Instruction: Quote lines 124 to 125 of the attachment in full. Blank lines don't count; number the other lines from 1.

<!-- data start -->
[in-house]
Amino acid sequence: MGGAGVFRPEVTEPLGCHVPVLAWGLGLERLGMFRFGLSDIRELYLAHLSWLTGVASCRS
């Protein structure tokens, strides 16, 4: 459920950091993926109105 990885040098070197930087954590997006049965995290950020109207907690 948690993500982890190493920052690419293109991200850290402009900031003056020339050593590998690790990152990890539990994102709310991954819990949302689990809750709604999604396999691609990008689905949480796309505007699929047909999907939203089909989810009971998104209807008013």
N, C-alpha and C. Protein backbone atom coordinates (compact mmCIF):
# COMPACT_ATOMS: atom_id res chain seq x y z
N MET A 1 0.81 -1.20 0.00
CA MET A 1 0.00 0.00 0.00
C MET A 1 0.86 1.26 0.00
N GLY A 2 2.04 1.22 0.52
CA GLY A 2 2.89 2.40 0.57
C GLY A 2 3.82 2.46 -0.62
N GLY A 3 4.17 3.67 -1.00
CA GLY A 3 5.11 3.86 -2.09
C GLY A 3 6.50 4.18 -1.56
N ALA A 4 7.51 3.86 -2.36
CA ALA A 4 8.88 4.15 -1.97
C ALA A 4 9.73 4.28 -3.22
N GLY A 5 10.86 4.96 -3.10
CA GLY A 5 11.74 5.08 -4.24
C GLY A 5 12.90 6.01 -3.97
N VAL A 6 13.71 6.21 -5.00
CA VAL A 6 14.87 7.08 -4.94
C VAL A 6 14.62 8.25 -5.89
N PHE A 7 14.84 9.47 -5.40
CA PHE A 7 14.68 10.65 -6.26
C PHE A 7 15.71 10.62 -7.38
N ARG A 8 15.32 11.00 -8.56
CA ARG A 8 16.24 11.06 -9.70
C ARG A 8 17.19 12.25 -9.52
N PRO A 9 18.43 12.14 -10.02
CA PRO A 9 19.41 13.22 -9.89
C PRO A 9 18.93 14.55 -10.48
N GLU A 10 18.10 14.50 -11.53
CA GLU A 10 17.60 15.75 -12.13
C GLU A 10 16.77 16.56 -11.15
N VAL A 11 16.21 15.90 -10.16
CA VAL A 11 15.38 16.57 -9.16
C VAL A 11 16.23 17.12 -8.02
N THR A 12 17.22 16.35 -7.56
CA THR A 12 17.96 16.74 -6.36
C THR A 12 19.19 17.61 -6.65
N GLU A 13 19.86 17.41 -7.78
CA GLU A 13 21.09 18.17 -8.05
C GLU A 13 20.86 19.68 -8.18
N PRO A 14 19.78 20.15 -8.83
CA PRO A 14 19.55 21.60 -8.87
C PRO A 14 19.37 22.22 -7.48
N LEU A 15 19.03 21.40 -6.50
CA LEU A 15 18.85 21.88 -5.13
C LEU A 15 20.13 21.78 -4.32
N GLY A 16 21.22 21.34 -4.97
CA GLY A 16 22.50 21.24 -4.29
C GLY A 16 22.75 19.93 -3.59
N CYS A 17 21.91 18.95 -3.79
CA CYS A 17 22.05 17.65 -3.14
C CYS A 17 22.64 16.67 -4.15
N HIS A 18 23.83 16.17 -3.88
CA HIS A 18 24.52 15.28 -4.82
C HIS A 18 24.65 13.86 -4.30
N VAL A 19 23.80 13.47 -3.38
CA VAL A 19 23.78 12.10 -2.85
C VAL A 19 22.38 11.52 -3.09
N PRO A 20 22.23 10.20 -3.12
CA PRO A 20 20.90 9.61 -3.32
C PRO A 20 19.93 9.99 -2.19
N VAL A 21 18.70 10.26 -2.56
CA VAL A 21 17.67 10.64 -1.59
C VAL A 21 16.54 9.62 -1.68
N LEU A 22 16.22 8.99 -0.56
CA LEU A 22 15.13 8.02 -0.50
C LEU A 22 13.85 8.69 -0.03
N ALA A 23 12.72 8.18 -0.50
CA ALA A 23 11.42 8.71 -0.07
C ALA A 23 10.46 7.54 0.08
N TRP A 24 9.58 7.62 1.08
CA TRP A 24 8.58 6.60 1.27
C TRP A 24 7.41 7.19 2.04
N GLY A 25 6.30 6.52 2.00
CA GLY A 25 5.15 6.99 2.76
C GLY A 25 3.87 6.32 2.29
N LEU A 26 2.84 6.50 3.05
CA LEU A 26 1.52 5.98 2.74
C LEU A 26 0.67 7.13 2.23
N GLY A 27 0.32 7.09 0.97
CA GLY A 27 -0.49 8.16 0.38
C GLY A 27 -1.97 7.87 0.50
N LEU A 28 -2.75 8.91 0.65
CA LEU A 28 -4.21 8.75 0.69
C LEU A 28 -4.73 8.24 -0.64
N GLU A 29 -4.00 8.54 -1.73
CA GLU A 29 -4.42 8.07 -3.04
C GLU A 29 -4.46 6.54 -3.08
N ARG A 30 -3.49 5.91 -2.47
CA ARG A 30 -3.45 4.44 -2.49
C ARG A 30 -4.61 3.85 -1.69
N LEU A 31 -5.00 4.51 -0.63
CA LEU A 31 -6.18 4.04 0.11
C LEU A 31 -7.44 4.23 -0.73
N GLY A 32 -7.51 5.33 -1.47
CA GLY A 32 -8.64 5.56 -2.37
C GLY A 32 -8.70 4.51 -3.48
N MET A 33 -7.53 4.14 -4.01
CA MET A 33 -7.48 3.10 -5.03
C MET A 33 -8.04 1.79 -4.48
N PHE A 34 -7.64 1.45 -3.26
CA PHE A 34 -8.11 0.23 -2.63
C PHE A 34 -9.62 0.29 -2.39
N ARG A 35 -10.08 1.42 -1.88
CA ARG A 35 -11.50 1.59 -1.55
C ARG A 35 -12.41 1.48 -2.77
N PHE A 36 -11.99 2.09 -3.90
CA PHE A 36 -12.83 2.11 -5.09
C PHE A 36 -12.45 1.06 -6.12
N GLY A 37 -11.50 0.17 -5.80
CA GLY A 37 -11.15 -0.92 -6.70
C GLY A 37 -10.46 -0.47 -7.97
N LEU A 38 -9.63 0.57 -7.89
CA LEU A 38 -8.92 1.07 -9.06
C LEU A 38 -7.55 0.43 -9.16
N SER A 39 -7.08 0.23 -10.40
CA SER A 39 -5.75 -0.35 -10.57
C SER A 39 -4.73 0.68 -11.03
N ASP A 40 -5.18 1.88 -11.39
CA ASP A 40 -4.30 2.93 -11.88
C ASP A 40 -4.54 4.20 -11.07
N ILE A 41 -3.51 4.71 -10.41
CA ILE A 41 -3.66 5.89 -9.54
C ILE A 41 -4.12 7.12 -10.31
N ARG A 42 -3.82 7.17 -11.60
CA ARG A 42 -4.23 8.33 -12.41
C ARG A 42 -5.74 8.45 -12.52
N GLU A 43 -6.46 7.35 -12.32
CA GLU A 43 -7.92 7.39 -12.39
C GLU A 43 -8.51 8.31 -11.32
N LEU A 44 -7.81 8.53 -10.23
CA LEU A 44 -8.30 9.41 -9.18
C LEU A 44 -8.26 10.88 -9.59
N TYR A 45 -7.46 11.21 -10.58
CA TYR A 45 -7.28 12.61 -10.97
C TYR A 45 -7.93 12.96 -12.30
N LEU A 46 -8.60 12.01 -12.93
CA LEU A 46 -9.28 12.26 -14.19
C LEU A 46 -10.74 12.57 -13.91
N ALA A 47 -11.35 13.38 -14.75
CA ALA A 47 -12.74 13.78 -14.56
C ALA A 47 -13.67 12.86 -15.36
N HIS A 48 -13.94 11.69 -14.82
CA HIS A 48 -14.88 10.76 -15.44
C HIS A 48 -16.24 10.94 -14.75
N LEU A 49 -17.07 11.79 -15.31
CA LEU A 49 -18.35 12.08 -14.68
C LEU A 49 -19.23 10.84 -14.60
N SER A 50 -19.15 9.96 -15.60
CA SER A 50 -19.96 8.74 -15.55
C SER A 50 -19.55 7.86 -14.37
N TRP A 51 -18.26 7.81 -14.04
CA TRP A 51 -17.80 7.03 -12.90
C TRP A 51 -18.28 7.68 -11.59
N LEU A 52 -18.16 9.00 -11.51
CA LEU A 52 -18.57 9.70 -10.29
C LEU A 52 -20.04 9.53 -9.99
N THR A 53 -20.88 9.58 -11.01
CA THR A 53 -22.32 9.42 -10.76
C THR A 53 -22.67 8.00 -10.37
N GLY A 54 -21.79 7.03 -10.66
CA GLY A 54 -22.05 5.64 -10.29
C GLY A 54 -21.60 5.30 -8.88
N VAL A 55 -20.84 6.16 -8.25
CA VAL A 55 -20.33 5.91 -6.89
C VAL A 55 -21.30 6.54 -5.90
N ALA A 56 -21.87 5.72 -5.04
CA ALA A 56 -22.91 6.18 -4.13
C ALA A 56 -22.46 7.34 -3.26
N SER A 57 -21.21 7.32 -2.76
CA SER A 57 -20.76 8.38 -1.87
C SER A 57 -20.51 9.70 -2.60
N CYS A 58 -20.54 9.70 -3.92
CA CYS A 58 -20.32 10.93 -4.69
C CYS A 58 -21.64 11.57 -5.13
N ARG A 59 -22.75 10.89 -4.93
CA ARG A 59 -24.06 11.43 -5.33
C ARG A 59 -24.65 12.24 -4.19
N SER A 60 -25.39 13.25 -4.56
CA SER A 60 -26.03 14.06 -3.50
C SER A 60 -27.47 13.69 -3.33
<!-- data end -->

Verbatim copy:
CA ASP A 40 -4.30 2.93 -11.88
C ASP A 40 -4.54 4.20 -11.07